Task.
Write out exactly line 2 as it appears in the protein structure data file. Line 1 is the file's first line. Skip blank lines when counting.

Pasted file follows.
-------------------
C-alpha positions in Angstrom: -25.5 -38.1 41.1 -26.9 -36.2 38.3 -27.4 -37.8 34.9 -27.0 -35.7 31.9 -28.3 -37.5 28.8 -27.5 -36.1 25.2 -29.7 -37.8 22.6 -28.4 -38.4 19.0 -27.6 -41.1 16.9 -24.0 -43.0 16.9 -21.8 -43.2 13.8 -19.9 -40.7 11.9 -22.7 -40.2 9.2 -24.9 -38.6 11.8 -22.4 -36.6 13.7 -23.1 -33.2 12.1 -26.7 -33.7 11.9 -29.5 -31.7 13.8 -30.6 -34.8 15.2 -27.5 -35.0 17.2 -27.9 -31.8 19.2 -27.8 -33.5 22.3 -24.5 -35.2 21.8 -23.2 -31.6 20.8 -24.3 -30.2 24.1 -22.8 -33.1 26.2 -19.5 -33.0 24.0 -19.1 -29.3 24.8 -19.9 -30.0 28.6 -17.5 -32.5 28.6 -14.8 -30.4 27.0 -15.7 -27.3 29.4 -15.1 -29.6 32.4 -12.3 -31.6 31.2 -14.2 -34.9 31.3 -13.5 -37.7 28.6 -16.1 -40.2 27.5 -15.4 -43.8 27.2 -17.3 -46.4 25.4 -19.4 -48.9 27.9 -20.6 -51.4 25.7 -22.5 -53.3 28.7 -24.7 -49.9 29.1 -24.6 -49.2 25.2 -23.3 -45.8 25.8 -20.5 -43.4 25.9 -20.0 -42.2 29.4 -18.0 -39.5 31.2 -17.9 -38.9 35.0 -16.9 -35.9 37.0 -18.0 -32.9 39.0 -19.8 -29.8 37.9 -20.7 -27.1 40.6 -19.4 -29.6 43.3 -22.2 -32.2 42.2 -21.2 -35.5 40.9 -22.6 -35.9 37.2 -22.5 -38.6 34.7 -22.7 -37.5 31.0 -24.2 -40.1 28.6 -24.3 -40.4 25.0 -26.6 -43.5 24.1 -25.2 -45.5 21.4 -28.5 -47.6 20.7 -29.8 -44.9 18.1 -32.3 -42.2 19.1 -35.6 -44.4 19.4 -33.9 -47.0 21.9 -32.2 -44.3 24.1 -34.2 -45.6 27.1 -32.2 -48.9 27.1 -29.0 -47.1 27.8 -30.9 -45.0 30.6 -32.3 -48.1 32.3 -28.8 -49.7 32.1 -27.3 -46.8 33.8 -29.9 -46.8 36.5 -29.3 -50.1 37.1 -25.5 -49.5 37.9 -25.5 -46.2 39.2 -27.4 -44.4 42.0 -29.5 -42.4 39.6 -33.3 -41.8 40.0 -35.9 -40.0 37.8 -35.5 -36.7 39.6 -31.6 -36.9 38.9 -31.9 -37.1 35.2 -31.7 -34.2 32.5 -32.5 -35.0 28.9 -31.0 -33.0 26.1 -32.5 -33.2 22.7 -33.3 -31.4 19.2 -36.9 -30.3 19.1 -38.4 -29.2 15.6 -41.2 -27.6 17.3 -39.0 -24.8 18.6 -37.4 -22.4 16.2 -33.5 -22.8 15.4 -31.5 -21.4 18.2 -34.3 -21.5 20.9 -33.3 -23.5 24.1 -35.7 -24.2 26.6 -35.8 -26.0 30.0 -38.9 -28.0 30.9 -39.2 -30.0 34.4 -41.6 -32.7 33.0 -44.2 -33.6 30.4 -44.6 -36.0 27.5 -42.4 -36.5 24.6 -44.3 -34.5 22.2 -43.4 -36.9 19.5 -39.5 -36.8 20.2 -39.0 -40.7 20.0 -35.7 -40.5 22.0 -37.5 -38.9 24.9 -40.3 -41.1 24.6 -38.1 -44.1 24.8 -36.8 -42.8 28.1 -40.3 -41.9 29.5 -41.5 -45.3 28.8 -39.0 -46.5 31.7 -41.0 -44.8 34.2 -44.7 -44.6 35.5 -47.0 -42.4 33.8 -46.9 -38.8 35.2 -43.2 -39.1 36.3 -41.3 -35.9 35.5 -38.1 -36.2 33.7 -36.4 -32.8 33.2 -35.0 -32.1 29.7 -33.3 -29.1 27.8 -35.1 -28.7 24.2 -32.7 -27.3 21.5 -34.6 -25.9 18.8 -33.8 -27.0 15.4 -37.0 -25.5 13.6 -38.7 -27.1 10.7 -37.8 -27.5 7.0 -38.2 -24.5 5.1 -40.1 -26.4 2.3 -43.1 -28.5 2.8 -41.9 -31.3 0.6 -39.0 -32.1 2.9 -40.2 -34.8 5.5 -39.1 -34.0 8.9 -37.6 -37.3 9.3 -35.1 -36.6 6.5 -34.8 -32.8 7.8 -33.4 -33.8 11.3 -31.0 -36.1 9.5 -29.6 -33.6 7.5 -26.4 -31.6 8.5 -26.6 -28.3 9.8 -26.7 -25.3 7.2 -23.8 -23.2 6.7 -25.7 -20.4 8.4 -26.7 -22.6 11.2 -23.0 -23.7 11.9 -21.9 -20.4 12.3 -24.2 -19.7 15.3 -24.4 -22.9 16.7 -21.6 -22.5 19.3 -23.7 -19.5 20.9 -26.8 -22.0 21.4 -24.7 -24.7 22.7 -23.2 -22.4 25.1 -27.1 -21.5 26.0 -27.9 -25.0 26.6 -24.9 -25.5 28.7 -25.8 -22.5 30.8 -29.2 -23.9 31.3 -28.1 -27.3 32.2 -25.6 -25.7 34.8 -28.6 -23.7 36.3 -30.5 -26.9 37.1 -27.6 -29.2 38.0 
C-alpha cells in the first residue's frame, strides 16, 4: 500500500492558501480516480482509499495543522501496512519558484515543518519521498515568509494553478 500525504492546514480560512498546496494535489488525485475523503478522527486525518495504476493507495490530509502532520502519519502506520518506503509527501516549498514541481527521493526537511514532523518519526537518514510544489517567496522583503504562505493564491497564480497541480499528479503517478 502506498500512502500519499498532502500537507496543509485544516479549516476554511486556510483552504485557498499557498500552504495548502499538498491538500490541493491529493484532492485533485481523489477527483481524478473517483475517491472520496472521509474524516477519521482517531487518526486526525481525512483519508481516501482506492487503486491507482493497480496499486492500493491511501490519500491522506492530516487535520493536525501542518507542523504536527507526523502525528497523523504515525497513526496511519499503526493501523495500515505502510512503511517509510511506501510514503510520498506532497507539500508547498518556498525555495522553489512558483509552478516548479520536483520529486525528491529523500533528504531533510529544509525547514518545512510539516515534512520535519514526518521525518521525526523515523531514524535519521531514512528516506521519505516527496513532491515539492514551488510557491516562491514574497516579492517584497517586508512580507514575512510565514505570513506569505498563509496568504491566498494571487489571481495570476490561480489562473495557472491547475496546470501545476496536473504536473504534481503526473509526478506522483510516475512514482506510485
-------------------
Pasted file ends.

C-alpha cells in the first residue's frame, strides 16, 4: 500500500492558501480516480482509499495543522501496512519558484515543518519521498515568509494553478 500525504492546514480560512498546496494535489488525485475523503478522527486525518495504476493507495490530509502532520502519519502506520518506503509527501516549498514541481527521493526537511514532523518519526537518514510544489517567496522583503504562505493564491497564480497541480499528479503517478 502506498500512502500519499498532502500537507496543509485544516479549516476554511486556510483552504485557498499557498500552504495548502499538498491538500490541493491529493484532492485533485481523489477527483481524478473517483475517491472520496472521509474524516477519521482517531487518526486526525481525512483519508481516501482506492487503486491507482493497480496499486492500493491511501490519500491522506492530516487535520493536525501542518507542523504536527507526523502525528497523523504515525497513526496511519499503526493501523495500515505502510512503511517509510511506501510514503510520498506532497507539500508547498518556498525555495522553489512558483509552478516548479520536483520529486525528491529523500533528504531533510529544509525547514518545512510539516515534512520535519514526518521525518521525526523515523531514524535519521531514512528516506521519505516527496513532491515539492514551488510557491516562491514574497516579492517584497517586508512580507514575512510565514505570513506569505498563509496568504491566498494571487489571481495570476490561480489562473495557472491547475496546470501545476496536473504536473504534481503526473509526478506522483510516475512514482506510485